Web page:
In the simplest terms, the Burgundian wines are Chardonnay and Pinot Noir. They are different from most other varietals in that these two grapes are nearly perfect canvasses with which to express a sense of place. They produce some of the most profound wines on earth.

A few years ago there was a movie out called Bottle Shock. This is the story of an event that took place in Paris in 1976 that rocked the wine world. A wine merchant named Steven Spurrier put on a competition in France, pitting California wines against their French counterparts. Until 1976, France was the center of the wine universe. The competition had two parts, a red contest, and a white contest. The whites were all Chardonnay wines. It was California Chardonnay-vs-Burgundy. The top wine chosen by the French judges was a California Chardonnay from Chateau Montelena.

What do these terms “Burgundy” and “Burgundian” mean?

“Burgundy” is:

  1. A wine growing region in France that has been producing wine since the 2nd century AD. If you look at the map of the Burgundy region you will see that Burgundy is divided into a number of sub-regions. Those regions are Chablis (located between Paris and Dijon), The Côte d'Or (The Golden Slope) which itself is divided into a northern and southern half known as the Cote d'Nuits and the Cote d’Beaune. The other regions are The Cote Chalonnaise, the Maconnaise, and Beaujolais (which is technically part Burgundy, but only for administrative reasons). All these regions are yet divided again into communes or villages. When classifying wine from Burgundy, there are yet two more very important classifications, and they are based on the quality of the vineyards producing the wine there, and hence the quality of the wine. The AOC (Appellation d'Origine Controlee) in France closely controls this categorization. For comparison purposes, the size of the Côte d'Or is 3 miles wide buy 30 miles long. This is approximately the same dimensions of Napa Valley. Burgundy has about 74,000 acres of vineyards. This is only about half of 142,000 acres California has planted to Chardonnay and Pinot Noir grapes alone.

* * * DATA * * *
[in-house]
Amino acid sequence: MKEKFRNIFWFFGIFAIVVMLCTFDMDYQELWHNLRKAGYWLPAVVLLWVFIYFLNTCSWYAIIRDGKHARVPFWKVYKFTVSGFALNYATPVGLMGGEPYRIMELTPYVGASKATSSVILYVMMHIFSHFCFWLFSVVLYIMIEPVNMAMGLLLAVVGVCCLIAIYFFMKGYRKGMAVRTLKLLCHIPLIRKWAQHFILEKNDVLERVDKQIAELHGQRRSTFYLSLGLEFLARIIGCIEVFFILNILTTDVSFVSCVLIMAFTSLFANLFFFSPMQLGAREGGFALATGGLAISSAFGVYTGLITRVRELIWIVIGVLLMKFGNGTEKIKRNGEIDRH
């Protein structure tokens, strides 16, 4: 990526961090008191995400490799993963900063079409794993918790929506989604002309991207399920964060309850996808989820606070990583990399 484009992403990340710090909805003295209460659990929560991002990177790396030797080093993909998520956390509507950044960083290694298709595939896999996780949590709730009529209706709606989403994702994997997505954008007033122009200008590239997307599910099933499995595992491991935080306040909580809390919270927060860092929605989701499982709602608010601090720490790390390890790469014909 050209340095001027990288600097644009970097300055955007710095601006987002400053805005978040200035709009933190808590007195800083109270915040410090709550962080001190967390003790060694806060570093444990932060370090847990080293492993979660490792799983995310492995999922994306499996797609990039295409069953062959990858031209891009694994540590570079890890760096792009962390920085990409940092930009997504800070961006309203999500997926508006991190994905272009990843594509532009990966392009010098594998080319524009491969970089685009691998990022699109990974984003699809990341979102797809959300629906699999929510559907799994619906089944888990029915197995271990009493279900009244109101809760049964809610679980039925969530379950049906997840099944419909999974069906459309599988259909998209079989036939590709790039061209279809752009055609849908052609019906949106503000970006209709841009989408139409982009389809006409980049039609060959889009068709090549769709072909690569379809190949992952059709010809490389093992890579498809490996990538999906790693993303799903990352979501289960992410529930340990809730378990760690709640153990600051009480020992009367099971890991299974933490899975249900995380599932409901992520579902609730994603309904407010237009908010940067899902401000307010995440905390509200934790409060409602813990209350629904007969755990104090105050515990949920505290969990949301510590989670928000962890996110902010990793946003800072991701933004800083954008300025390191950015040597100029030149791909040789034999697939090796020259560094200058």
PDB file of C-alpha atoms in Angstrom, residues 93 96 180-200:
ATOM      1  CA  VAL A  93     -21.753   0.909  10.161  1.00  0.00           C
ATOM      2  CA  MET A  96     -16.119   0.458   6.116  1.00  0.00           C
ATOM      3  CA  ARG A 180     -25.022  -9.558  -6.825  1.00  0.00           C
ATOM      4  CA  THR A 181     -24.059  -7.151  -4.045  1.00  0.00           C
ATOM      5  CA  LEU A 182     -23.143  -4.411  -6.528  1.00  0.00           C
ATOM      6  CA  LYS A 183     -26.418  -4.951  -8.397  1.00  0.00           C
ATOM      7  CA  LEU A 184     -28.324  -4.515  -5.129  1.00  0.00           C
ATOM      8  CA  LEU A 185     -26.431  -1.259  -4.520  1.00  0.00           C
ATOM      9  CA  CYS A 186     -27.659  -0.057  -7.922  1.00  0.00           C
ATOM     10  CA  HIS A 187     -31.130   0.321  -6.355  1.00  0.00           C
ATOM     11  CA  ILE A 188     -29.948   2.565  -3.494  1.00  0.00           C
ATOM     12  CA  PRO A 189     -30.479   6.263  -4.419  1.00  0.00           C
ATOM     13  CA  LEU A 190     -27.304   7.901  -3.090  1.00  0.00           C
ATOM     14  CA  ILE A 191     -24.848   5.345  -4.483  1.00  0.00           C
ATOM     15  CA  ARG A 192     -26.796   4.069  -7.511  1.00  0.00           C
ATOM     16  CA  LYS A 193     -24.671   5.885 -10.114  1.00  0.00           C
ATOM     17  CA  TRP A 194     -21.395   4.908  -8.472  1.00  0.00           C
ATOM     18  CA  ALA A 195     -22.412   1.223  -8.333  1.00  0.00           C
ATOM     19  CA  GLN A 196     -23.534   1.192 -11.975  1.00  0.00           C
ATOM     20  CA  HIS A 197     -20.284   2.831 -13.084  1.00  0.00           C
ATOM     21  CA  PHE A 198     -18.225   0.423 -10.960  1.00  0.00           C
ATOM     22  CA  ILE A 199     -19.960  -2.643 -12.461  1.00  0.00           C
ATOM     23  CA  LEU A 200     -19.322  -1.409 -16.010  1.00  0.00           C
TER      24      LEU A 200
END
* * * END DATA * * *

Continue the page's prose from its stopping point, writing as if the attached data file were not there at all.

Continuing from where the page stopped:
2. Look at Burgundy like a pyramid.
    1. The bottom of this pyramid is Bourgogne. Wines classified this way mean it is a regional wine. This category represents 54% of all the wine produced in Burgundy. The grapes can come from anywhere in Burgundy. The label must just list only Bourgogne as the place it is from, along with the name of the producer. This is generally the least expensive of the wines from Burgundy. Say $10 -$15 a bottle.
    2. 34% of Burgundy wine is called Villages (emphasis on the “a”, and the “s” is silent), and corresponds to a particular village like Volnay or Meursault. The label always lists the name of the producer and the village it is from, and is the next higher in price point. You can find decent village wines in the $15-$50 range.
    3. 10% is known as Premier Cru, and the label has the name of the producer, the name of the village, and the vineyard the grapes are from. Good wines at this level are often in the $50-$150 range.
    4. The top remaining 2% is known as Grand cru, and the label has the name of the producer and the name of the vineyard only. The French call the vineyard designation a “Climat”, because of its specific individual microclimate or terroir. Grand Crus will go for anywhere from $75 to between $6,000 and $10,000 for a bottle of recent vintage Domaine Romanee-Conti, and over $30,000 a bottle for some older ones, making it most likely the most expensive wine on earth.

“Burgundian” means:

  1. A wine generally made from Pinot Noir and Chardonnay, with two exceptions. Those are Gamay, the grape of Beaujolais, and Aligote a grape used in the Cote Chalonnaise.
  2. A wine made in a particular style similar to those produced in the Burgundy region of France. Burgundian wines have a real sense of place, or as the French like to call it “terroir.” These wines have a signature that most often has a strong mineral backbone. The Chardonnays of Burgundy are often aged ‘sur lees’ meaning that the yeast that was used to make the wine remains in the barrel for aging, giving the wine an added dimension.